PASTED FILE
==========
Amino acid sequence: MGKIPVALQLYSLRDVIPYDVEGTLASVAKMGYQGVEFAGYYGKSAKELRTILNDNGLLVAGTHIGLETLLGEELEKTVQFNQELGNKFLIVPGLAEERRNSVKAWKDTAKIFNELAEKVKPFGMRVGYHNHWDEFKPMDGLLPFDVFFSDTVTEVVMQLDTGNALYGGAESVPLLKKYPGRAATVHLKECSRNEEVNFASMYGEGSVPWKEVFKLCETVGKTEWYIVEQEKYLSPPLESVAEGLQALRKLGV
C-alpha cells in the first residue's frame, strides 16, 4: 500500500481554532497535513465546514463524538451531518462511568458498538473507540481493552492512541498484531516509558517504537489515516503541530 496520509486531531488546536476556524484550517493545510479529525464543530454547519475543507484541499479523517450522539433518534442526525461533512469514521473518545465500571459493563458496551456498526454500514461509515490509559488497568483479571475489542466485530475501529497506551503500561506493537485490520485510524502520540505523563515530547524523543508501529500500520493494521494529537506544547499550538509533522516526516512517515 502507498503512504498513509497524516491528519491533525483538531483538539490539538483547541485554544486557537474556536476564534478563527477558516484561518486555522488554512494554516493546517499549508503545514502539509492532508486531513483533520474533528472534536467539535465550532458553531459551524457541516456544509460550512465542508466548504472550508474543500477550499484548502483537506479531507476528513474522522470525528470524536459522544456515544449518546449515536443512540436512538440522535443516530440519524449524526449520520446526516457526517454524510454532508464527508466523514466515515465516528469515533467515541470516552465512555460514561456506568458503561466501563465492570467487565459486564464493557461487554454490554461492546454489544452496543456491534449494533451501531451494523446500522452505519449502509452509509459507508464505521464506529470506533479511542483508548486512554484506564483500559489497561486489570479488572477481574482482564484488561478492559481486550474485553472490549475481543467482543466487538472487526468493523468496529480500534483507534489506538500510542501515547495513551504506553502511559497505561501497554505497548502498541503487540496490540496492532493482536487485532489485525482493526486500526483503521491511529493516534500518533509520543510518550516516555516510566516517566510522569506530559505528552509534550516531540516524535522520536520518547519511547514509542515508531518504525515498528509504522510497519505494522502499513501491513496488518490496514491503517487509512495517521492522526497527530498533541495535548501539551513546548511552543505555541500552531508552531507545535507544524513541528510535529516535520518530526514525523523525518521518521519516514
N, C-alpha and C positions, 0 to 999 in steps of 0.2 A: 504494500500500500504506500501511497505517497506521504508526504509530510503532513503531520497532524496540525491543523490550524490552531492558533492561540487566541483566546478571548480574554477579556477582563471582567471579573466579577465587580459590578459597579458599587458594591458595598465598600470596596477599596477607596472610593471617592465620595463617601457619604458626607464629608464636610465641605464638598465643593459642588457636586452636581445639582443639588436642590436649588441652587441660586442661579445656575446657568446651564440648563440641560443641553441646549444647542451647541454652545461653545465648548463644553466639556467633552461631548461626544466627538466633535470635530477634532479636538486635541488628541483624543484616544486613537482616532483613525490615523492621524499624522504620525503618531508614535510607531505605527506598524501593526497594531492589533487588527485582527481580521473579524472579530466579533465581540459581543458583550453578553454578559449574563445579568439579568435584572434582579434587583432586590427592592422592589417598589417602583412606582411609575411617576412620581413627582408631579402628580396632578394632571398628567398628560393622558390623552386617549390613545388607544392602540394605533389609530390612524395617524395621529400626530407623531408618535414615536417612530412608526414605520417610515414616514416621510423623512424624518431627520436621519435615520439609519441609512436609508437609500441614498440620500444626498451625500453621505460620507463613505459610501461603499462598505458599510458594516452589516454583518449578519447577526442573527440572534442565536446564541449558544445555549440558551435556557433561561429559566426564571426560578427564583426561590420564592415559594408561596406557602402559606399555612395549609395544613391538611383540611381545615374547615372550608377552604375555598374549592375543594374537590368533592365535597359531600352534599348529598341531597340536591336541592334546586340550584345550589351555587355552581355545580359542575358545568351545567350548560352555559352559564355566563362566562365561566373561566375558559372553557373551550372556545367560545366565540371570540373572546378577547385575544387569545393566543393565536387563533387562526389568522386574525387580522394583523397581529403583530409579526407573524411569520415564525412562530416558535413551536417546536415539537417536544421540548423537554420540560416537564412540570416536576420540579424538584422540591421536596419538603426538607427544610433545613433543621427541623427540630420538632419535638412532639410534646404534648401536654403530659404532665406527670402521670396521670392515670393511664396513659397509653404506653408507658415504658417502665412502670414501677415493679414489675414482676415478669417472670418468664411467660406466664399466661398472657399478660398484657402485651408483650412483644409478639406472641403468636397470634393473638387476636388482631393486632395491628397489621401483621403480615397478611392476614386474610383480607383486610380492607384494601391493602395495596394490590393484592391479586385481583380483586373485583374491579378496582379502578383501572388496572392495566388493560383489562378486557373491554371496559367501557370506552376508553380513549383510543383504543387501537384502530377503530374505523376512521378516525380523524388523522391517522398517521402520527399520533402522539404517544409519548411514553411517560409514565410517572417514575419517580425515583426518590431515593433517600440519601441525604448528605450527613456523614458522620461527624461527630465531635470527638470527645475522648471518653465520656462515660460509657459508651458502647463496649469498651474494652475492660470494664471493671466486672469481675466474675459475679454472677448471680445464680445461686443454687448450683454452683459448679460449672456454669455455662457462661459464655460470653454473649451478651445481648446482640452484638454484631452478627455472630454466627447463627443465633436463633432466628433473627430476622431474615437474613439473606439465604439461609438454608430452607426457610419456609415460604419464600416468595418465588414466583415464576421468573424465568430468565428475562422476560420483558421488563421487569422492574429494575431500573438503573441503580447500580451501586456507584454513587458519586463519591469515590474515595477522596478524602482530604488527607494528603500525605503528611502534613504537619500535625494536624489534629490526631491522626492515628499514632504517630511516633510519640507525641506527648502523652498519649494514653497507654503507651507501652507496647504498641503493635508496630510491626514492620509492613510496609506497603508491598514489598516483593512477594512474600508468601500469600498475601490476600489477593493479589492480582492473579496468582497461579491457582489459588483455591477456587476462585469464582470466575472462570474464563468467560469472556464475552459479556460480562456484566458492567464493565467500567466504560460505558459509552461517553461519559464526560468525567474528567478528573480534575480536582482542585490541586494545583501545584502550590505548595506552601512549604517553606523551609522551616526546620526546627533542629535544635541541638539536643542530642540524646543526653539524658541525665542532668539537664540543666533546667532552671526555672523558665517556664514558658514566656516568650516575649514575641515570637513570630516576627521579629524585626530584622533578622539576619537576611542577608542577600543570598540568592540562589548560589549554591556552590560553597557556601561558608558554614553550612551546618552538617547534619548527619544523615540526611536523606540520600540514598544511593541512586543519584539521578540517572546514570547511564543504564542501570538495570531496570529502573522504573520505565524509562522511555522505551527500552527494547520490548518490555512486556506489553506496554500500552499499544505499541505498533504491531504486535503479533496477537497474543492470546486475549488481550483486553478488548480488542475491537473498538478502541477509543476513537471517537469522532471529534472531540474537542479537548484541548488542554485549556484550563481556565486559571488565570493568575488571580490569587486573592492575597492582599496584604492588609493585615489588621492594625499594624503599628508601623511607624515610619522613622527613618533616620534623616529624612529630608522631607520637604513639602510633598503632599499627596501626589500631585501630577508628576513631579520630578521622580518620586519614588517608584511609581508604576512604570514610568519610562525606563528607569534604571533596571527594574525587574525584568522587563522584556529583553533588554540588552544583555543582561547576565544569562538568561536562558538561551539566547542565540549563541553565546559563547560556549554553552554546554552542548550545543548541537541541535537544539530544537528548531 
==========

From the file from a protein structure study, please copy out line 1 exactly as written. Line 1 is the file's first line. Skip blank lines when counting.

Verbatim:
Amino acid sequence: MGKIPVALQLYSLRDVIPYDVEGTLASVAKMGYQGVEFAGYYGKSAKELRTILNDNGLLVAGTHIGLETLLGEELEKTVQFNQELGNKFLIVPGLAEERRNSVKAWKDTAKIFNELAEKVKPFGMRVGYHNHWDEFKPMDGLLPFDVFFSDTVTEVVMQLDTGNALYGGAESVPLLKKYPGRAATVHLKECSRNEEVNFASMYGEGSVPWKEVFKLCETVGKTEWYIVEQEKYLSPPLESVAEGLQALRKLGV